Not since their 2001-2002 season has the Portland Opera produced a French-language opera. For their foray back into French, the company opted for a production of Charles Gounod's Faust. Gounod's opera, immensely popular ever since its Paris premiere in 1859—so much so that it was the first-ever performance at New York's Metropolitan Opera House—was a clever choice.
For starters, the premise behind Faust, despite being well known, is unlikely to bore. Old codger Faust, a scientist regretful of devoting his life to books instead of beaver, stops himself just before ingesting poison (but not before denouncing God). Before he knows it, Satan, in the form of a fop named Méphistophélès, promises to restore Faust's youth. The price, of course, is eternal damnation. Faust, upon seeing local girl Marguerite, agrees and signs the contract. Instantly young again, Faust ventures into town in search of his love. In spite of Marguerite's eventual surrender to his advances, trouble follows.
The Portland Opera's set direction and lighting are invariably top-shelf, and in Faust, they're no less stunning. The choreography, too, including one scene involving an enormous Mother Earth puppet, was at times enjoyably reminiscent of Cirque du Soleil. The entire cast handed in impressive performances, particularly Mark Doss as the "dapper demon" Méphistophélès. The opera's in-house orchestra, however, was the undisputed star of the show. As compelling as the theatrical performance itself was, I kept anticipating the interludes.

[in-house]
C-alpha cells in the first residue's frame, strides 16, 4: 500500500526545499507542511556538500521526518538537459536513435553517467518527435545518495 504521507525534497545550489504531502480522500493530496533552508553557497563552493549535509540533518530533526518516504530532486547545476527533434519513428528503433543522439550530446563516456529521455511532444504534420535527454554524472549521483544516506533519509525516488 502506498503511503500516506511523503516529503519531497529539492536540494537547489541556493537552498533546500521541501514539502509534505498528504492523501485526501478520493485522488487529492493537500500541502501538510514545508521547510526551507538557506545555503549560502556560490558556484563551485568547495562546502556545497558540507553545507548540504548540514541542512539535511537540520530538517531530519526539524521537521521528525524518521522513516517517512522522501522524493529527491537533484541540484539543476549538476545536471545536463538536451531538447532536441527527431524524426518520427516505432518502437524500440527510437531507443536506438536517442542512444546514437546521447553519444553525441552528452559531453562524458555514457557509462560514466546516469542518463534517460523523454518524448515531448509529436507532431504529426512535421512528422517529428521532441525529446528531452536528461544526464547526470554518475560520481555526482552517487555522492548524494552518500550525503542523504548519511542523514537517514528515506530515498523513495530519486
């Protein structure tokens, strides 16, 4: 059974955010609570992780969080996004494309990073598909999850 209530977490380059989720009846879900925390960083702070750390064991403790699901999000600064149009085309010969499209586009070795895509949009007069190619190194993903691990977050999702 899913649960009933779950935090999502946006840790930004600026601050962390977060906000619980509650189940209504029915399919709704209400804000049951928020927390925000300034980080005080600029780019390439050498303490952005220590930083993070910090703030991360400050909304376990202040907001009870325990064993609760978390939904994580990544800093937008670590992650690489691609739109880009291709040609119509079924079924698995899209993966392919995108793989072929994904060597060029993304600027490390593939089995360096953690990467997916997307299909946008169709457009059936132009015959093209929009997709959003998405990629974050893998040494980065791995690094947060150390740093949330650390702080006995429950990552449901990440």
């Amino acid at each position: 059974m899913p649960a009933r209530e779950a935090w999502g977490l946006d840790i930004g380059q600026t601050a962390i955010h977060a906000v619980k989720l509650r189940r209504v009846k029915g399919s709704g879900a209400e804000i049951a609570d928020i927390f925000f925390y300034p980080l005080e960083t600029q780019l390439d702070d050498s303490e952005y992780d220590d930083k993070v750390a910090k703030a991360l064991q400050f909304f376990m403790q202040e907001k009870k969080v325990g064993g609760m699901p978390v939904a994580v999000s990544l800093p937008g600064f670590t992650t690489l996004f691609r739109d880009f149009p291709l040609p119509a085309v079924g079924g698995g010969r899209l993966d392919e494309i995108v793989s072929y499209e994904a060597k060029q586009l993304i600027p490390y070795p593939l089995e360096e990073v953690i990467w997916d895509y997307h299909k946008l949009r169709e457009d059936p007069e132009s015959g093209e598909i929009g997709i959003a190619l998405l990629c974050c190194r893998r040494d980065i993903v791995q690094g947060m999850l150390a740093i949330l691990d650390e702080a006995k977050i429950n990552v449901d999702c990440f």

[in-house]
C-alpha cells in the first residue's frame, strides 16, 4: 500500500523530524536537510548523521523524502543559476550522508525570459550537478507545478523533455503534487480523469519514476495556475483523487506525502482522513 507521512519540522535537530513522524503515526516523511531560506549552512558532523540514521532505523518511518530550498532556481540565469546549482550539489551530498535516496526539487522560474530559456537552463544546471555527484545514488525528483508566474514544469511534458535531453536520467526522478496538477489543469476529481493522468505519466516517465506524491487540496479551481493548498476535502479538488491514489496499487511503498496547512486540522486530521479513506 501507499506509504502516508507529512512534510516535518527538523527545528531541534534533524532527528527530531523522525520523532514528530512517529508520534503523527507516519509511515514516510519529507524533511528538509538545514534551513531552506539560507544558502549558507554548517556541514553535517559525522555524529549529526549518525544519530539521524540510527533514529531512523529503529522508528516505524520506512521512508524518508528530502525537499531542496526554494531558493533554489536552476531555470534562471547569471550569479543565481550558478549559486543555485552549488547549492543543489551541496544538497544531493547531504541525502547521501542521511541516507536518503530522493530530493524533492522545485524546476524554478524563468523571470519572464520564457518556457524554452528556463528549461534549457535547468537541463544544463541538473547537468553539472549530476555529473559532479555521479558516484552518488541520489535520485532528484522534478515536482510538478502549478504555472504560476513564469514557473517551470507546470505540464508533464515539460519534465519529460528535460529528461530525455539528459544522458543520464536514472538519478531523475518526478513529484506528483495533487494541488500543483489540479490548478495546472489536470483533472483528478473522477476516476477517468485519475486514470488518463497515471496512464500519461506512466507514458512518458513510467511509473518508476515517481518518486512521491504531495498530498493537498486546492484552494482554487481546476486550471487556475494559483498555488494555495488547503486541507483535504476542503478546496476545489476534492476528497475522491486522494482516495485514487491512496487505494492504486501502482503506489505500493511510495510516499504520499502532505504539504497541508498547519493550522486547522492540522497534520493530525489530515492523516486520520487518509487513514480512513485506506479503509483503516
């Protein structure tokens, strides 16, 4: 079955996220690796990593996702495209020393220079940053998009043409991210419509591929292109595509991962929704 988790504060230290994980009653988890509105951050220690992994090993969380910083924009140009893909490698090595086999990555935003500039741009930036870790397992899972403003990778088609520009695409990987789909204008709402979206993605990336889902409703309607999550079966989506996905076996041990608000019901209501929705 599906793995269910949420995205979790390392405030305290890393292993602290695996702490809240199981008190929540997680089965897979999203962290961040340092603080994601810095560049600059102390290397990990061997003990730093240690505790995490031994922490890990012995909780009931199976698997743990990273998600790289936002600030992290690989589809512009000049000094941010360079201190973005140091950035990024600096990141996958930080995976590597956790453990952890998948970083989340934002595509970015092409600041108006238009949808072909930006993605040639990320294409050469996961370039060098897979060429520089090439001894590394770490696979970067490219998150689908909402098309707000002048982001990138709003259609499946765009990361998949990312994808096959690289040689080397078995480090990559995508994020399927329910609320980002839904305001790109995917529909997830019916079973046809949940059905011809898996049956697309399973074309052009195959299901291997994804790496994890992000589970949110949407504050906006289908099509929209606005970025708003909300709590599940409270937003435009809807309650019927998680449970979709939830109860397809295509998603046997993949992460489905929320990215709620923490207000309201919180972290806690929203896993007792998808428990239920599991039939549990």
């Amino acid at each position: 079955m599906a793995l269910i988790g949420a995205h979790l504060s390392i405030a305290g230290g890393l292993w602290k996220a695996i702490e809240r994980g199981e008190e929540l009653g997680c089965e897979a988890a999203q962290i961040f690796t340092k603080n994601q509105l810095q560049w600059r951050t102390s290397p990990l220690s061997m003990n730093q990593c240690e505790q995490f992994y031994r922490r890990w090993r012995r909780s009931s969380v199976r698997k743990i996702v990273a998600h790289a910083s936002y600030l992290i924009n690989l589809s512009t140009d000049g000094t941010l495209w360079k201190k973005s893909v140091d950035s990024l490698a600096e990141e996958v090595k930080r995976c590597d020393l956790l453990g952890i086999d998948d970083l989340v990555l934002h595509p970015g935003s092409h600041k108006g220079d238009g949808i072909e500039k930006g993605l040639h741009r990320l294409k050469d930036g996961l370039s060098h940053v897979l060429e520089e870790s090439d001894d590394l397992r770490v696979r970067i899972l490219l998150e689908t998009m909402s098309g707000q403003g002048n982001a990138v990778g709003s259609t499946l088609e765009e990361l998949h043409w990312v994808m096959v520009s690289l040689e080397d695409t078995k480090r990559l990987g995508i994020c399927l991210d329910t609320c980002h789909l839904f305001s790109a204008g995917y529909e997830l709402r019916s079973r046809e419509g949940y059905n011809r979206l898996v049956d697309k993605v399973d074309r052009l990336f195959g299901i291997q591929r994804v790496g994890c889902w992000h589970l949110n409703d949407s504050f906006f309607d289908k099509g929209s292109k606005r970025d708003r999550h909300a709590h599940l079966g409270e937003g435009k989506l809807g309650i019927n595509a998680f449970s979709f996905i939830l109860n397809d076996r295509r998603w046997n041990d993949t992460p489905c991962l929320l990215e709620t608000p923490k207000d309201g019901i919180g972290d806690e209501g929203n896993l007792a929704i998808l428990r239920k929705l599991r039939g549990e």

The production I attended was unfortunately fraught with problems. First, the intended tenor in the role of Faust was indisposed on opening night, instigating an apparent rush to locate a replacement. Additionally, several of the set changes lasted an unusually long time, creating awkward pauses for the orchestra and audience. Regardless, the last-minute replacement in the lead role— not to mention the opera itself—was better than adequate. Ideally, if you attend either of this weekend's performances, you'll be treated to the Portland Opera's characteristic professionalism in what is, not surprisingly, one of the most entertaining operas of all time.